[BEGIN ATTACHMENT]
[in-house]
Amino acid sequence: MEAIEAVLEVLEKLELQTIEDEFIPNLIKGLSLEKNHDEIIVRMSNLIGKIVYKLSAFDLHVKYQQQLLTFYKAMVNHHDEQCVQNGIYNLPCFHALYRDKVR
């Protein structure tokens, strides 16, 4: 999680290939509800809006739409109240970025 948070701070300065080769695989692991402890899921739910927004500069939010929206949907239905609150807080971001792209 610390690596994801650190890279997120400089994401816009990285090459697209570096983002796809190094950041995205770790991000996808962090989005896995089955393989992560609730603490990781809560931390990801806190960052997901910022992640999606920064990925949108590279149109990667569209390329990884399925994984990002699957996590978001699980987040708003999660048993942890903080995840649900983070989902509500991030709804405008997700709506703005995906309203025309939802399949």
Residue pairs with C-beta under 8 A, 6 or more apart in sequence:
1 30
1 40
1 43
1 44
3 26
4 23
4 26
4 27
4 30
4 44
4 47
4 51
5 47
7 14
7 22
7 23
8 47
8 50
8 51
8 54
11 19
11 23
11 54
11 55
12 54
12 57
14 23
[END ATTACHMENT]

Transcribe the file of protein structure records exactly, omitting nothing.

[in-house]
Amino acid sequence: MEAIEAVLEVLEKLELQTIEDEFIPNLIKGLSLEKNHDEIIVRMSNLIGKIVYKLSAFDLHVKYQQQLLTFYKAMVNHHDEQCVQNGIYNLPCFHALYRDKVR
């Protein structure tokens, strides 16, 4: 999680290939509800809006739409109240970025 948070701070300065080769695989692991402890899921739910927004500069939010929206949907239905609150807080971001792209 610390690596994801650190890279997120400089994401816009990285090459697209570096983002796809190094950041995205770790991000996808962090989005896995089955393989992560609730603490990781809560931390990801806190960052997901910022992640999606920064990925949108590279149109990667569209390329990884399925994984990002699957996590978001699980987040708003999660048993942890903080995840649900983070989902509500991030709804405008997700709506703005995906309203025309939802399949």
Residue pairs with C-beta under 8 A, 6 or more apart in sequence:
1 30
1 40
1 43
1 44
3 26
4 23
4 26
4 27
4 30
4 44
4 47
4 51
5 47
7 14
7 22
7 23
8 47
8 50
8 51
8 54
11 19
11 23
11 54
11 55
12 54
12 57
14 23